• And he continued to remember it too. I thought maybe he made it up for my grandmother’s sake, but he when I asked, he said he never again saw water so clear and beautiful. Thanks for reading, Pete.

      Like

  32. A silver lining in the war. I’m glad he was able to swim in such beautiful water and take a break.

    Liked by 1 person

  33. He really had a wonderful way of describing a scene and was remarkably interested in the world around him outside of the war he found himself part of…his compassion for those who had died ‘although they were once an active enemy’ speaks volumes about his humanity.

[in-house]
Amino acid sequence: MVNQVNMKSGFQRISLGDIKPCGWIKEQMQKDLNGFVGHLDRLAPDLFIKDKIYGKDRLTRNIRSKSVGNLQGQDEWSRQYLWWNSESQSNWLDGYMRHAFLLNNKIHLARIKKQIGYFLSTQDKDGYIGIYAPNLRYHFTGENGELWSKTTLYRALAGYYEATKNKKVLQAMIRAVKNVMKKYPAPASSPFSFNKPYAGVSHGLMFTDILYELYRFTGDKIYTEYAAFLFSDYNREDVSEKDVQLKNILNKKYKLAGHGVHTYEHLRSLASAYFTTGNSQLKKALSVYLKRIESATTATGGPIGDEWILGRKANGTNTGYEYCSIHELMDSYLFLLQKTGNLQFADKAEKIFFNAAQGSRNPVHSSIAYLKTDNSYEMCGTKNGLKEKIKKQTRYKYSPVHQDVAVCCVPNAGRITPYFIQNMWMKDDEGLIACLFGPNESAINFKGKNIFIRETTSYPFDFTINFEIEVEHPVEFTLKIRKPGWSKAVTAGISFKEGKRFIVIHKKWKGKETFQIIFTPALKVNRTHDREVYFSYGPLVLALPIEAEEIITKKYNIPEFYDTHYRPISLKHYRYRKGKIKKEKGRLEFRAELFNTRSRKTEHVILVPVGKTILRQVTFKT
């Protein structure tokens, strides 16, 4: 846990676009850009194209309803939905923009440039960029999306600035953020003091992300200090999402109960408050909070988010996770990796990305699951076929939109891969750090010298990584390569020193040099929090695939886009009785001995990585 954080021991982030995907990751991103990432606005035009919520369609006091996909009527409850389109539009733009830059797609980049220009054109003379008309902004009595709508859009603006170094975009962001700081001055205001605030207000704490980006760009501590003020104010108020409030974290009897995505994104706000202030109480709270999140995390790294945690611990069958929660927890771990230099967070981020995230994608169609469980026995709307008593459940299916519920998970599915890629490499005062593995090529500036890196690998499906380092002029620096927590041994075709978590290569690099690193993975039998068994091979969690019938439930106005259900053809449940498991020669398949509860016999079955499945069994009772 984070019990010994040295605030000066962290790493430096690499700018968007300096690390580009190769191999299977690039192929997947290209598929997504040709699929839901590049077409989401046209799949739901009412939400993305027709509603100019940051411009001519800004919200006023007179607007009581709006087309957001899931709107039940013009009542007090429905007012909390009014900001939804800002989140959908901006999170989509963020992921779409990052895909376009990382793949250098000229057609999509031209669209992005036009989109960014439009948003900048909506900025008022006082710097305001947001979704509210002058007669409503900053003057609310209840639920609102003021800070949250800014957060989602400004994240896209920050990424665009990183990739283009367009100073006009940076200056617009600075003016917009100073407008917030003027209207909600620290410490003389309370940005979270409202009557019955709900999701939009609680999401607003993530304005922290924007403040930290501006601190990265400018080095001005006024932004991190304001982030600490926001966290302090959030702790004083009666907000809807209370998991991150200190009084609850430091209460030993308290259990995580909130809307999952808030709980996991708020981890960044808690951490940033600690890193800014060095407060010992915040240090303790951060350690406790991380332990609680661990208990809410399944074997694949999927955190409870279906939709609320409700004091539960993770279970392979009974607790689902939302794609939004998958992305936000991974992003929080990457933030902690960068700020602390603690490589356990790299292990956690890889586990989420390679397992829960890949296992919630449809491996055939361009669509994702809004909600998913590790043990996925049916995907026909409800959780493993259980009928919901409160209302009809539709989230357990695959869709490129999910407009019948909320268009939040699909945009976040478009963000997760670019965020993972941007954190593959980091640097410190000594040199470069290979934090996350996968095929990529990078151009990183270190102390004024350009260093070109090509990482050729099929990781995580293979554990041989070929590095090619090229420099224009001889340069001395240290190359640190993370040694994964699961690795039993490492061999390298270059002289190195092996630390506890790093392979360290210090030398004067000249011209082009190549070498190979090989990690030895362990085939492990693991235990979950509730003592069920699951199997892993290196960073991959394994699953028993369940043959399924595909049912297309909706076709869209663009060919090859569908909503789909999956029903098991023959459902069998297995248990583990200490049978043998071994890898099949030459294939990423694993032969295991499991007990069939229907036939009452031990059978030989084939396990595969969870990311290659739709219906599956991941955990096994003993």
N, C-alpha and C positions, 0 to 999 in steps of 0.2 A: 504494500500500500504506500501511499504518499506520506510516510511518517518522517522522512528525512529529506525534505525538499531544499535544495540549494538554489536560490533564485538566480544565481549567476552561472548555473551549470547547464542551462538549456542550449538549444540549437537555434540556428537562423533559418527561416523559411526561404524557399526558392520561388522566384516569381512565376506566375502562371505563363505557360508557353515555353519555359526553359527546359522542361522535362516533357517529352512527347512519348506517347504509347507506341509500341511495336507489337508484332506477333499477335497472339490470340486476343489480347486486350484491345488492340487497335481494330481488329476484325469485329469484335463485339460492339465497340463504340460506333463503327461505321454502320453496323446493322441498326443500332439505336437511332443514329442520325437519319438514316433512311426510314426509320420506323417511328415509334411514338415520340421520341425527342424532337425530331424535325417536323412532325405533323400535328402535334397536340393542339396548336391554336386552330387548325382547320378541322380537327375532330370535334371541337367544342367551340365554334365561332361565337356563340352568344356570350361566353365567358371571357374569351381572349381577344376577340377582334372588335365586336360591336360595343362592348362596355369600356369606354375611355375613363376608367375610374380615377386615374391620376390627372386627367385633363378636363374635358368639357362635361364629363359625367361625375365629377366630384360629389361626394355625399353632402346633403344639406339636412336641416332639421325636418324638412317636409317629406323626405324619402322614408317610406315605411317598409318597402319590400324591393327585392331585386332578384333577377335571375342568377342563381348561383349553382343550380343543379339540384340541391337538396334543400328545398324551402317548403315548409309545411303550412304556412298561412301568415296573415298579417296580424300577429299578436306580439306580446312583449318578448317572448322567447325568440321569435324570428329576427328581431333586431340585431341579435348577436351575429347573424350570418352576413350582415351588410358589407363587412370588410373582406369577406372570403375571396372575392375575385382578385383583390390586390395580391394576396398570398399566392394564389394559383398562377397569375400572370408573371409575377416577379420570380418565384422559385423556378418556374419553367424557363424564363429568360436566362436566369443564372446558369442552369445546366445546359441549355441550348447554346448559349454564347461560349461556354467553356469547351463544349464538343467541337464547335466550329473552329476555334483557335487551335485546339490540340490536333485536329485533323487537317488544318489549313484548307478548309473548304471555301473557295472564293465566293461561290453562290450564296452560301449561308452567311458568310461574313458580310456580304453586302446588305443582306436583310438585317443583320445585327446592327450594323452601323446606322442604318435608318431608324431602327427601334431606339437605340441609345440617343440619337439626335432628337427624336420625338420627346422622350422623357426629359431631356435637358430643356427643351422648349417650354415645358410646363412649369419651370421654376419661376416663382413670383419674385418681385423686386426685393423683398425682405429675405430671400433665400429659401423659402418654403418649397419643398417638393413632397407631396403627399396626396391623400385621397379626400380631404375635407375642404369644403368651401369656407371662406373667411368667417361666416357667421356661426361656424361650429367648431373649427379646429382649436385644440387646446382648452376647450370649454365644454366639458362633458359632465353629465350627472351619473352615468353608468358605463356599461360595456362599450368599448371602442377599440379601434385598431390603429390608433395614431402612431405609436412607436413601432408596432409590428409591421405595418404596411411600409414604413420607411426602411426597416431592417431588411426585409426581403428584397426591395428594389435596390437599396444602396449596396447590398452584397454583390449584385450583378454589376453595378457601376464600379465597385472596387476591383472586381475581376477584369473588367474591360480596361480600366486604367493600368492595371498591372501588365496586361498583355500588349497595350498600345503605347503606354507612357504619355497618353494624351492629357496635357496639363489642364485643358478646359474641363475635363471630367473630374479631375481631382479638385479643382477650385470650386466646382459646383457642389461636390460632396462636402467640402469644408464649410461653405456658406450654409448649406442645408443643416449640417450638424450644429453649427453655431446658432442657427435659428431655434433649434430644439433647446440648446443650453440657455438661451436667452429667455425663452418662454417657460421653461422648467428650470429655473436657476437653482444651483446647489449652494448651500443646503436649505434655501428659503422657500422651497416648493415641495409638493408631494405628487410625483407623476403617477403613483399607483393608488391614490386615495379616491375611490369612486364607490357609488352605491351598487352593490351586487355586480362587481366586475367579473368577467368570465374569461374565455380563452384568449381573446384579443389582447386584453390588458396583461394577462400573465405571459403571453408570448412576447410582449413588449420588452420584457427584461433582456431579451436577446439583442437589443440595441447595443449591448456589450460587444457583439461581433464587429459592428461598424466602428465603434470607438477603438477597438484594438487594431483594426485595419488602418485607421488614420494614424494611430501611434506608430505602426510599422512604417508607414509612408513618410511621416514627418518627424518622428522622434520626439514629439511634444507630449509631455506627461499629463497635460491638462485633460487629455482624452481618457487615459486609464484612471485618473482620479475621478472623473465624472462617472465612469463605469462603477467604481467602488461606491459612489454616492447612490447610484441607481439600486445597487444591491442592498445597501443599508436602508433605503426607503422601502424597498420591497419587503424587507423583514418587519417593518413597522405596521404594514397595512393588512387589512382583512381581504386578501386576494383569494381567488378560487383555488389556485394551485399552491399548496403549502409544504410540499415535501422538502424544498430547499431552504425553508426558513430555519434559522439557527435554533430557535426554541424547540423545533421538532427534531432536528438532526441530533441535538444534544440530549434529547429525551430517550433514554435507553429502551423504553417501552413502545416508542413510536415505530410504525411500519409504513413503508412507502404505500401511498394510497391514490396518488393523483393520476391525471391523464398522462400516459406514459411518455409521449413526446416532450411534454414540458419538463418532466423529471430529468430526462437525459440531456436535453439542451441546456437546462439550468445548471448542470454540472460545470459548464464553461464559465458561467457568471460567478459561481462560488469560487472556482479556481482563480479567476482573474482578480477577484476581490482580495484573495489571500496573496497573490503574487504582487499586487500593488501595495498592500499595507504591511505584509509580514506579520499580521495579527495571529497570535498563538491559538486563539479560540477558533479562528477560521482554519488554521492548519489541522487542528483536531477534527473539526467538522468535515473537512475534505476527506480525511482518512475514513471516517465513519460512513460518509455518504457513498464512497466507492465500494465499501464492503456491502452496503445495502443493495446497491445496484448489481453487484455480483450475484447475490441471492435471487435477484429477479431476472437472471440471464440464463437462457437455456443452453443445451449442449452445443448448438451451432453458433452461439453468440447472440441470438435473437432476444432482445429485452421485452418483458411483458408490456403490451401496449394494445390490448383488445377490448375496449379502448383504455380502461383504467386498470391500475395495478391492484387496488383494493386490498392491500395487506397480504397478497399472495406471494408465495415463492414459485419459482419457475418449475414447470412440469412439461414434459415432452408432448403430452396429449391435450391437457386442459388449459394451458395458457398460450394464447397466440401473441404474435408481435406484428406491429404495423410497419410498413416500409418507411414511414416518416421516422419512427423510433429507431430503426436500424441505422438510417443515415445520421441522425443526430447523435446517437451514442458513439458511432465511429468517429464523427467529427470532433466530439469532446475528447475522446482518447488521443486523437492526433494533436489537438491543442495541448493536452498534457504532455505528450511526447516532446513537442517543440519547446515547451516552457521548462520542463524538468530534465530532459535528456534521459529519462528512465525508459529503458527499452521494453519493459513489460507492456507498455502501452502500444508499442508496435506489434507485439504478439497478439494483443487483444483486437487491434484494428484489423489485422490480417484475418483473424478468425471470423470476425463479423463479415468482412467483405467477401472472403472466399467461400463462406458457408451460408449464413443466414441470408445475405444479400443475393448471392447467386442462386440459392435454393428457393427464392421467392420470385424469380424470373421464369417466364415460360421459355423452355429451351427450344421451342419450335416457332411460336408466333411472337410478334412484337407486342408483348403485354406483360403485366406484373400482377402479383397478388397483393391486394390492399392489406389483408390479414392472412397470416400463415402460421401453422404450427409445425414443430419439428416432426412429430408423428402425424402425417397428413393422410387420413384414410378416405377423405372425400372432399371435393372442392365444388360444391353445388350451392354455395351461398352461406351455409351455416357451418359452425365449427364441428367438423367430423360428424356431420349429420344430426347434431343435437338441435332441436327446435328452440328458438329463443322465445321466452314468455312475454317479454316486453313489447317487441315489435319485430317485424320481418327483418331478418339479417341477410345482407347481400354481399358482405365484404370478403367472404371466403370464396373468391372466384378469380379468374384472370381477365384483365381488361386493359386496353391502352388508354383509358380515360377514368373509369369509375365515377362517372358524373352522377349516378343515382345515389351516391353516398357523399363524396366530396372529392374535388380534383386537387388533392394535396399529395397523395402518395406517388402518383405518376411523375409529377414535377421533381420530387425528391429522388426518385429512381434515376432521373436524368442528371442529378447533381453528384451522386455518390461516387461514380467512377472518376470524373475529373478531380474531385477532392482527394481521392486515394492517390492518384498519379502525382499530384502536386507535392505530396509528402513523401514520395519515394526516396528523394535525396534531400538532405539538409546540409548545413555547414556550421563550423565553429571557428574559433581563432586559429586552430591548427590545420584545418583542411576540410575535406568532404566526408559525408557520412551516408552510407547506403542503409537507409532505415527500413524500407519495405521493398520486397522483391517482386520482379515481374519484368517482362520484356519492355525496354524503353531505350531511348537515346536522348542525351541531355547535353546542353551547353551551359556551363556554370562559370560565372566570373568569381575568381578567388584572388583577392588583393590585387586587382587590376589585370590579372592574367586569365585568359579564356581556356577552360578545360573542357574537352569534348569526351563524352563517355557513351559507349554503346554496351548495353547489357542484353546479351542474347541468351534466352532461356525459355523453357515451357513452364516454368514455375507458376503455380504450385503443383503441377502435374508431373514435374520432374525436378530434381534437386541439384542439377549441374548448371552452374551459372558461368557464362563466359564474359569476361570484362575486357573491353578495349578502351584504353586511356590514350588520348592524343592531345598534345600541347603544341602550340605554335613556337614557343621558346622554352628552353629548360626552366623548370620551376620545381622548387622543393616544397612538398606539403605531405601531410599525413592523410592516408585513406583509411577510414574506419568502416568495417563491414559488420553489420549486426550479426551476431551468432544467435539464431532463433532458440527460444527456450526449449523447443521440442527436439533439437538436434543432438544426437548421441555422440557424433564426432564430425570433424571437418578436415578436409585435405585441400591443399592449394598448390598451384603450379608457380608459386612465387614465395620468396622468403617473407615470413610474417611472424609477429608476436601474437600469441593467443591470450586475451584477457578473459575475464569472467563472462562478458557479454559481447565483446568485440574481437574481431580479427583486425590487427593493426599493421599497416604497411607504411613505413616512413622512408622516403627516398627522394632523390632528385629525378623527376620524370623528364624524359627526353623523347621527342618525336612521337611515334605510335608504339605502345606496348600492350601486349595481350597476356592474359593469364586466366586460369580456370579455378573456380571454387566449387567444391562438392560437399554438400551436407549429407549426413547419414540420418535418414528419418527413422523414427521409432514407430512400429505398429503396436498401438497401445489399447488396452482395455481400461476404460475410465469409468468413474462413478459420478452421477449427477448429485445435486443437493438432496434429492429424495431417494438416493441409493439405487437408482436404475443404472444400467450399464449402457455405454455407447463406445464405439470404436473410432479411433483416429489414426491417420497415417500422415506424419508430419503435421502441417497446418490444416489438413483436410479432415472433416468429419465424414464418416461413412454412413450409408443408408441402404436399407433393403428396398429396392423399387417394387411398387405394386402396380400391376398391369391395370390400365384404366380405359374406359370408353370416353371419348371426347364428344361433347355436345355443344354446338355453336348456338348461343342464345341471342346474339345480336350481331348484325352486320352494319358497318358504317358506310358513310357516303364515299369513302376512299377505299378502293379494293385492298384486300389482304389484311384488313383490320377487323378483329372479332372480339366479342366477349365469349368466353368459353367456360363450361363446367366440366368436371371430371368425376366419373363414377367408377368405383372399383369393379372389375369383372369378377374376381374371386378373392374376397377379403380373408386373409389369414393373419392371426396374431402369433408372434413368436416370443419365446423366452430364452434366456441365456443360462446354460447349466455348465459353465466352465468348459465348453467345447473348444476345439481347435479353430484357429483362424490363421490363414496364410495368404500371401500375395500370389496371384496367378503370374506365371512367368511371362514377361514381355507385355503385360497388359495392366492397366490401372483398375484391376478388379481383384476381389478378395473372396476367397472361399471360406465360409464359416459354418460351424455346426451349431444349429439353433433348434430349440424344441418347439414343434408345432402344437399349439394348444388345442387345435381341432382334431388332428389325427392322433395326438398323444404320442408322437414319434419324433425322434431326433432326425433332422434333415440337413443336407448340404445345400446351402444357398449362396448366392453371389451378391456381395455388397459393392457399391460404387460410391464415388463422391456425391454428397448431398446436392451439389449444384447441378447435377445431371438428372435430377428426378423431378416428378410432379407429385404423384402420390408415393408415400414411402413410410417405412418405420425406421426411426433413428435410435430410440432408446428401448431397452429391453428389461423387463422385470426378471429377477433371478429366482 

Liked by 1 person

    • Thank you for seeing that. Dad always did believe in searching all sides to something to discover the truth and if he was in a war against an enemy he never met – they might be in the same situation.

      Liked by 1 person

  34. Wow! To have a moment during a war to take in the beauty of an ocean swim…

    Liked by 1 person

  35. Smitty was an excellent writer. Thank you again for sharing his letters with us.

    Liked by 1 person

  36. I love these letters because more than most stories, they remind us that all those “numbers” in war were made up of individuals. I also identify with Smitty: when I had less than a month in Vietnam, I grabbed a sergeant friend and drove my Jeep from Quang Tri down to Hue, becoming just a tourist visiting the old capital.

    Liked by 1 person

  37. Incredibly moving

    Liked by 1 person

  38. Whoa! Thanks again. Smitty would never have believe how popular his letters have become!!

    Like